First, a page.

|languages | scripts | scribes |
|Cursing and Cursive: scribes|
The writing of curses demanded an ability to write, of course, and expertise in the appropriate form that a curse should take. The formulae (see Creating the curse - Writing the curse) shared by tablets are so similar that they must derive from common sources, perhaps the magical handbooks of the type that occasionally survive amongst papyri from Roman Egypt, as well as oral tradition . Copying from a text seems clear in one instance from Bath (Tab. Sulis 8), in which the last line of the text refers to 'the written page being copied out'. Formulae were also sometimes reproduced incorrectly (Uley 4).
Roman literature presents witches like Pamphile as possessed of the appropriate knowledge for making curses (see Cursing in Greece and Rome), but so too perhaps did other religious specialists, like the haruspex (a diviner of the future from the study of entrails) who erected an altar at Bath, or the interpres Victorinus at Lydney (see Lydney deity and cult). This may account for the echoes of prayers and sacrifice in the ‘gifts’ made to the god and the extraction of blood and other vital essences (see Creating the curse - Writing the curse).
The terminology of the curses also recalls the language of late Roman law, for instance exigere (‘to exact’) (Pagans Hill 7) or redimere, (‘to buy back’ or ‘redeem’) (Uley 43). Formulae too echo legal formulations, for example clauses to identify unknown thieves (see Creating the curse - Writing the curse). Terminology is also reminiscent of clerical language, for example suprascriptus (‘abovementioned’). Procedures set out in the tablets also mimic those of Roman law (see People, goods and gods - stolen goods and justice). Perhaps individuals familiar with the terminology and workings of Roman law, such as the iuris periti responsible for contracts and loan notes, may have advised on the writing of curse tablets.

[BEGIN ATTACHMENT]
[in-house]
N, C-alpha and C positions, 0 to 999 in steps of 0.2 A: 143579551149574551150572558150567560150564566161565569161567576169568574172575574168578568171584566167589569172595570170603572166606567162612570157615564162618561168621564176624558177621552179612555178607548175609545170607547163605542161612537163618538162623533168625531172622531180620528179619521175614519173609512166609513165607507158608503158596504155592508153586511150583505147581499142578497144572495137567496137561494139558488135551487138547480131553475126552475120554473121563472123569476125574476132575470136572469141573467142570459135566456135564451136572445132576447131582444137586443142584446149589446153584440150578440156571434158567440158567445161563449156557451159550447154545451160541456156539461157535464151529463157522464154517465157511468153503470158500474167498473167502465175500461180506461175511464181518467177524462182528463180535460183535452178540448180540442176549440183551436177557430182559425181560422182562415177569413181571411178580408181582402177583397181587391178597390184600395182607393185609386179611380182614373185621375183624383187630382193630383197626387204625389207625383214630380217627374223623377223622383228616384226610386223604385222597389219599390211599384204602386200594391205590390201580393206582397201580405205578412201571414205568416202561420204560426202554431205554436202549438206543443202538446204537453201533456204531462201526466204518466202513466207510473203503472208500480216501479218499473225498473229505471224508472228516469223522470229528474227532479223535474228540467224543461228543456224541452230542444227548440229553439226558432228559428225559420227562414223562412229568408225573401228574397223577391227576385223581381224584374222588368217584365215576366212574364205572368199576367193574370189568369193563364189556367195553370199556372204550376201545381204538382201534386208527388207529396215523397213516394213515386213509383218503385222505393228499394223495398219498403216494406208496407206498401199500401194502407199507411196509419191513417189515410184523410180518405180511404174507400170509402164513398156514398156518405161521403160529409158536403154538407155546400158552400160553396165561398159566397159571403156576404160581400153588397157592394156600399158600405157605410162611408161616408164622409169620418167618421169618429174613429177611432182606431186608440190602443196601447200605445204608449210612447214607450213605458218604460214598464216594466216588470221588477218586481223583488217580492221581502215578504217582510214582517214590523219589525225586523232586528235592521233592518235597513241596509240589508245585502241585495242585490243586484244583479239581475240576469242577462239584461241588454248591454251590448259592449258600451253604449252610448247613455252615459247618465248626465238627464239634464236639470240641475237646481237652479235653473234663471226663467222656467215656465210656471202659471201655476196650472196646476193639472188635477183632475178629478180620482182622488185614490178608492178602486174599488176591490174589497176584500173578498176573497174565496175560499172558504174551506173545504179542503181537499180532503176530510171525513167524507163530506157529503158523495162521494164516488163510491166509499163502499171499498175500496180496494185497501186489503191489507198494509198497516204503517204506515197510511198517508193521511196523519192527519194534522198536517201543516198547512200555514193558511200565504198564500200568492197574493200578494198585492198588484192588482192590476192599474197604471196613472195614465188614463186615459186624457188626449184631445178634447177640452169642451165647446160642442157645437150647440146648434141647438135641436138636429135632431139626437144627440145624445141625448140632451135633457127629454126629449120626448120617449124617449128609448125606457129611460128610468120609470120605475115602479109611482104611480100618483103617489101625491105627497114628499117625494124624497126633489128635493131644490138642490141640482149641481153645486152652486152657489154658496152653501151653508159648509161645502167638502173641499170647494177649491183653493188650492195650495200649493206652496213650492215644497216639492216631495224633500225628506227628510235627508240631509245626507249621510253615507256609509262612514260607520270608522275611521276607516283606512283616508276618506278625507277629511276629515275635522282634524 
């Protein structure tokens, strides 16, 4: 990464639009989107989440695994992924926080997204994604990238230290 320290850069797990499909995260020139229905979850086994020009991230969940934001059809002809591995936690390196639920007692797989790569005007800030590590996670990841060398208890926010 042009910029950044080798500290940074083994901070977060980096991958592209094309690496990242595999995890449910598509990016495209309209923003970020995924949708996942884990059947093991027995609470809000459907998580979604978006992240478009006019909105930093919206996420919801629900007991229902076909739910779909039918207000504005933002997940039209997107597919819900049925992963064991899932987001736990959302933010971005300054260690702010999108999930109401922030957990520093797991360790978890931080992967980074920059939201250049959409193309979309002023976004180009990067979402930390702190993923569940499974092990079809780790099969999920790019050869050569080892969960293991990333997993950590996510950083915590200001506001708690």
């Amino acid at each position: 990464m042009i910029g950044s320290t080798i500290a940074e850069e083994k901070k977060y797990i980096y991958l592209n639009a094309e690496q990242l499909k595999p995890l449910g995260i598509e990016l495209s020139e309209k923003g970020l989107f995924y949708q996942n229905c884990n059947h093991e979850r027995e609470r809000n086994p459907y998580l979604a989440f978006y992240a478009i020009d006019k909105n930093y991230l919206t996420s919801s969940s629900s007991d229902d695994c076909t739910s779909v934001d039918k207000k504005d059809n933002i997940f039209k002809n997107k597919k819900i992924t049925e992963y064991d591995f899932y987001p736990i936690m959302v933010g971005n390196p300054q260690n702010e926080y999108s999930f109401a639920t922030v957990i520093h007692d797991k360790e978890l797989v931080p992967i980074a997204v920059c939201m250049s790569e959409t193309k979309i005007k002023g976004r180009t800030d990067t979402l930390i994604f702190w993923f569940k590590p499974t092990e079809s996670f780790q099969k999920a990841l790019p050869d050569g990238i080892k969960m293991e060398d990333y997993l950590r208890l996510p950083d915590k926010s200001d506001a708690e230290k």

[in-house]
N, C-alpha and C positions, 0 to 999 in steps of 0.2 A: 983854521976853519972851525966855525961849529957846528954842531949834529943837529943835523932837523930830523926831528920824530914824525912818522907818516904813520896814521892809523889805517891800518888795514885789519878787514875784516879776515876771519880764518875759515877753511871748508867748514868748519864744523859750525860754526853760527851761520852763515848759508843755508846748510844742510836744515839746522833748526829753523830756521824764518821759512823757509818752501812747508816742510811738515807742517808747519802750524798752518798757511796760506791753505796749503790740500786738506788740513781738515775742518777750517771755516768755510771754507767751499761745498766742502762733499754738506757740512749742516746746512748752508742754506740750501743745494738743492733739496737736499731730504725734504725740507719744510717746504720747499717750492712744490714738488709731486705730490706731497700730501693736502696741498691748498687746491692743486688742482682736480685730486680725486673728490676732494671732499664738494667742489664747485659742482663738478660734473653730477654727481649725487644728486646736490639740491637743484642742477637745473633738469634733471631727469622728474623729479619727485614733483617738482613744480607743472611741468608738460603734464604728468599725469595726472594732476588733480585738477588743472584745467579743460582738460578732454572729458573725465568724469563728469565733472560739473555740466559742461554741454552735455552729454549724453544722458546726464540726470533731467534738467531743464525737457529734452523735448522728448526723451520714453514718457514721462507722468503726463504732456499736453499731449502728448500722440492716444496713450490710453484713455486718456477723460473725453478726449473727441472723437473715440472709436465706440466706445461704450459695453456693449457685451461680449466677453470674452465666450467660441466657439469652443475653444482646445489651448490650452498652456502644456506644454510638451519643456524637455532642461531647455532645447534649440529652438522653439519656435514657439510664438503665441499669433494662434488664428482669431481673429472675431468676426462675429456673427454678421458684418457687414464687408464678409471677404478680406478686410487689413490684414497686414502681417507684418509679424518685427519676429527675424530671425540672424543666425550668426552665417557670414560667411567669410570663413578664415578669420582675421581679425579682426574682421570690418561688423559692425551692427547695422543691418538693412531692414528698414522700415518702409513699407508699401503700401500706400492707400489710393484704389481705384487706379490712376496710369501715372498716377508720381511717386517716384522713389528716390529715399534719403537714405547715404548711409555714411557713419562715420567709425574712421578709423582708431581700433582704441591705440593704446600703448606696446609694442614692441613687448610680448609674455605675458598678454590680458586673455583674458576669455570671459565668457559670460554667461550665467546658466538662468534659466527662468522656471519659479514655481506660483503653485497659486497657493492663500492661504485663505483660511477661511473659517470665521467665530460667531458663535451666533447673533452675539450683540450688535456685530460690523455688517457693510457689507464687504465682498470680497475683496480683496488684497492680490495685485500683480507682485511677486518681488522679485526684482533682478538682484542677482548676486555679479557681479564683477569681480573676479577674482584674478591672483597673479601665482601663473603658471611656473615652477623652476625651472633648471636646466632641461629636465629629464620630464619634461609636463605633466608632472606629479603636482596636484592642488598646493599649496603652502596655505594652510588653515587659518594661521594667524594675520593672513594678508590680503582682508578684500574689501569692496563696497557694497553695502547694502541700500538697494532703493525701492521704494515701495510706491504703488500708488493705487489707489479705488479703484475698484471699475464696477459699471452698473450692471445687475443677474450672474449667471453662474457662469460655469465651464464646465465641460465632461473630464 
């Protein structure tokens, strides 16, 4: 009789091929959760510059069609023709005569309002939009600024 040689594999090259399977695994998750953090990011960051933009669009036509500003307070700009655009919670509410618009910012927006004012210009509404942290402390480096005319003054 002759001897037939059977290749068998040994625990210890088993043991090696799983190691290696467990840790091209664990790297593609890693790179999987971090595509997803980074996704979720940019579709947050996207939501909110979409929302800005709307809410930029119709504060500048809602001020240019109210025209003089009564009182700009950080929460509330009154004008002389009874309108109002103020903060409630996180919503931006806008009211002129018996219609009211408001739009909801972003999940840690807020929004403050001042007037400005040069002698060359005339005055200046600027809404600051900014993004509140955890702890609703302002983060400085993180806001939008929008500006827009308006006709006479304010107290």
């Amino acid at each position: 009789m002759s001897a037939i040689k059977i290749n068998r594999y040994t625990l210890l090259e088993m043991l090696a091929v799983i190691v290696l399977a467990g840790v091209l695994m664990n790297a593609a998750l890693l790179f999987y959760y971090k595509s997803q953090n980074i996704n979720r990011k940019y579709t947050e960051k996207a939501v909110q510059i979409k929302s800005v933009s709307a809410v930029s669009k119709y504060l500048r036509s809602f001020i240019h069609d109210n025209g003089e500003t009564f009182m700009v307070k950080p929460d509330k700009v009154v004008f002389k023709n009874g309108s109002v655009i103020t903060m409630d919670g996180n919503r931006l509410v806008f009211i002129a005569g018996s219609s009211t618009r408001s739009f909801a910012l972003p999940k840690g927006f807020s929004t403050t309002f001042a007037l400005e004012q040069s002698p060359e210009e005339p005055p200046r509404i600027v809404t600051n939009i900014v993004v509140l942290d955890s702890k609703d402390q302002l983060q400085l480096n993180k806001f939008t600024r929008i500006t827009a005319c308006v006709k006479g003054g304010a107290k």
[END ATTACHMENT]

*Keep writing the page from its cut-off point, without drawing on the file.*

However the quality of handwriting varies greatly. Many different individuals are represented in the handwriting of the Bath and Uley tablets. In only one instance have different curse tablets from Britain been attributed to the same hand. Not only is the handwriting of a tablet from Uley (Uley 43) and a tablet written at Bath very similar, but the names of the petitioners, Docilinus and Docilianus, may represent varied spellings of the same individual's name.
A townsperson in Bath or farmer living near Uley preparing a curse may have often sought assistance from experts at some stage of the process, but neither the means nor the skills of writing curses seem to have been absolutely restricted to a specialist group. The evidence not only of handwriting but also of names and stolen property suggests that a wide range of people could read or write documents (see People, goods and gods - victims and wrongdoers). In particular curses from the countryside suggest that the literacy of Roman Britain may not have been as closely confined to towns or forts as has previously been believed.previous: scripts next section: People, Goods, and Gods
|| home | bibliography and further reading | about this site | CSAD ||